concubinage and adultery. Cannot be prosecuted de oficio.
Offended spouse must include spouse and the paramour if both are
alive.
c. Pilapil v ibay-somera, 1989
i. There was already divorce. Reason for art 26,2 of FC.
Foreigner can no longer file adultery against ex filipino
spouse.
d. Pardon and consent are defenses in adultery and concubinage; but
NOT pari delicto.
i. Consent: even before the infidelity occurs
ii. Pardon: after infidelity occurs
iii. In pari delicto: only applicable in civil law; but it has an
effect in legal separation (not criminal)
10. Seduction
a. Elements:
i. Below 18, above 12 (if below 12, statutory rape)
ii. Virgin
1. Virgin not in a physical sense; virginity: virtuous
woman
iii. Legal and Moral ascendency on the part of the offender
iv. There was sexual intercourse

1. It is a rape, but there was consent given by offended


party. Consent, however, is not intelligent consent.
b. Offenders [GATE], [PHD], [AB]
i. Rape: abuse of authority is a circumstance of rape now
c. Simple seduction
i. Single, widow of good reputation, broken promise of
marriage
ii. But! Fraudulent machination is a circumstance of rape
11. Acts of lasciviousness
a. May be committed against minor or adults
b. Short of rape
c. Different from Attempted rape
i. With intent to lie
d. RA 7610
i. Sexual abuse of a minor
1. Lascivious conduct and
2. Subjected to other sexual abuse
a. Engages in lascivious conduct for money profit
or other consideration
b. Under coercion or influence of any adult,
syndicate or group
ii. To bring within coverage of RA 7610: must be subjected to
other sexual abuse; if not only within RPC, acts AOL.
12.Forcible abduction
a. Taking away of a woman with lewd design
i. Age and virginity are not requirements
ii. Lewd design does not necessarily raping a woman
1. Unchaste desire
iii. If offender rapes woman, forcible abduction with rape
[complex crime]
iv. If raped for 3 times, 4 crimes committed: forcible abduction
with rape, 3 counts of rape. [People v jose, pp v bacalso]
b. Sweetheart case:
i. Look at the intent: if taking of the woman is merely
incidental and the primary intent is to have carnal
knowledge, it is rape [garces v people]. Forcible abduction is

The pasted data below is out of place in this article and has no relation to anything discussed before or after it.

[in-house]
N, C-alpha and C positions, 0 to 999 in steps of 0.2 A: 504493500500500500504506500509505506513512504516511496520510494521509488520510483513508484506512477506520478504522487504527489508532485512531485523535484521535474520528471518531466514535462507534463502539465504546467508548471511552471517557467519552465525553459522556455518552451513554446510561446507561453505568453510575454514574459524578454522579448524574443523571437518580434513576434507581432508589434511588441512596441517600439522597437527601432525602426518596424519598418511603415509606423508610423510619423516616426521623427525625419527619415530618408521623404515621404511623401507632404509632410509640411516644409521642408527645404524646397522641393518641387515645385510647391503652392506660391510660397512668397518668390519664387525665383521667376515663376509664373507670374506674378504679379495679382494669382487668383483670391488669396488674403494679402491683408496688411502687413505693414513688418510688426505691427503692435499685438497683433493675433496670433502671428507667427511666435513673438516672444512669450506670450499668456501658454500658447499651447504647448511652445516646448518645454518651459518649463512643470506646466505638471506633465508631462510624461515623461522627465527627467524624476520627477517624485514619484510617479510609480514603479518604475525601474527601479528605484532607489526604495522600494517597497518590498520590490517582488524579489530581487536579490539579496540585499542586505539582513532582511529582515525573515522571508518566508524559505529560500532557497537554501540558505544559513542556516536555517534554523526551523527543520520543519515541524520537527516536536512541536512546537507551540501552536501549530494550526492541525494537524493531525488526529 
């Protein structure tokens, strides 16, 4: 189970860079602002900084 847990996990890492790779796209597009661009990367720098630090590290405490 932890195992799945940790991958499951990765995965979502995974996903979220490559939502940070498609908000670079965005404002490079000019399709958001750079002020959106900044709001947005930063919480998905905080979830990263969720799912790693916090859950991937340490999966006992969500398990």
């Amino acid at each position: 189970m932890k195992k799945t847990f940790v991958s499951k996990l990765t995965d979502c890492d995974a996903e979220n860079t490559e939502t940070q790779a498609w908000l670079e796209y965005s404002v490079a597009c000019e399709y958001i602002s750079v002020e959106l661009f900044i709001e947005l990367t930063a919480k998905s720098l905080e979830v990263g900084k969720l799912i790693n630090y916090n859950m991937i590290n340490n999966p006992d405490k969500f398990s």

absorbed by rape
c. Civil liability of a persons guilty of RAS
i. Indemnification
ii. Acknowledgement of offspring unless the law should prevent
him from doing so.
1. Judge should compel acknowledgement
2. If law prevents so: cannot compel
a. Multiple rape
i. Cannot be certain who is the father

b. Offender is a married man although offended is


single [pp v barranco, pp v de guzman, pp v
manahan]
i. But theres no law to support[lecturer]
c. Offended woman is married because the child
is conclusively the child of her real husband.
iii. In all cases, to support the offspring
Crimes against civil status of a person
13.Abandonment of child
a. To lose filiation: under this title
b. For reason other than to lose filiation: crime under title 9, crimes
against security and personal liberty
14.Bigamy
a. How committed
i. Before prior marriage is legally dissolved
ii. Before absent spouse has been declared presumptively dead
by means of a judicial declaration
b. Before prior marriage is legally dissolved
i. Annulment
ii. Declaration of nullity of marriage
1. Void ab initio
2. Judicial declaration needed [a40, fc]
a. Does not agree [lecturer], its anomalous. Ex.
Father married his daughter, should have been
administrative or summary proceeding
c. Declaration of nullity came before filing of the information
i. The fact that the first marriage was declared null and void at
the time of the filling of the bigamy case is inconsequential.
The reckoning time is when the second marriage was
contracted.
ii. parties to a marriage should not be allowed to assume that
their marriage is void even if such be the fact [Teves v pp,
2011]
d. absentee spouse [manuel v pp, 2005]
15.premature marriage
a. a widow who marries within 301 days from the date of death of her
husband
b. prevent confusion in filiation and paternity
c. wait for 302 days!
16. Performance of illegal marriage
a. 177 v 352
b. authorized officer solemnized marriage even though he knows that
marriage is illegal [brother and sister]
c. if officer is not authorized = 177
Quasi-offenses

17. imprudence
a. test: prudent man foresee harm to another person as a reasonable
consequence of the course about to be pursued.
i. Law imposes on the doer the duty to take precaution against
the mischievous results of the act. Failure to do so,
constitutes negligence [leny villa case]
b. 2 kinds of negligence
i. reckless: damage is immediate or the danger is clearly
manifest of when there is absent of simplest precaution
ii. simple: damage is not immediate
c. element: there must be damage
d. imprudence is a single crime. It cannot be split into two, two
resulting injuries cannot be complexed
i. [ivler case] it is the act [mental attitude] that is
being penalized, not the resulting injuries.
ii. Essence lies in the execution of an imprudent or negligent
act
e. Does art 48 apply to 365: NO! [ivler]
f. Reckless imprudence regardless of imposable fine is within
jurisdiction of MTC
i. Hit and run is not an element of reckless imprudence, it
merely raises the penalty to prison mayor. but it is an
element of abandonment of ones own victim under art
275(2) RTC, no probation [Lamera].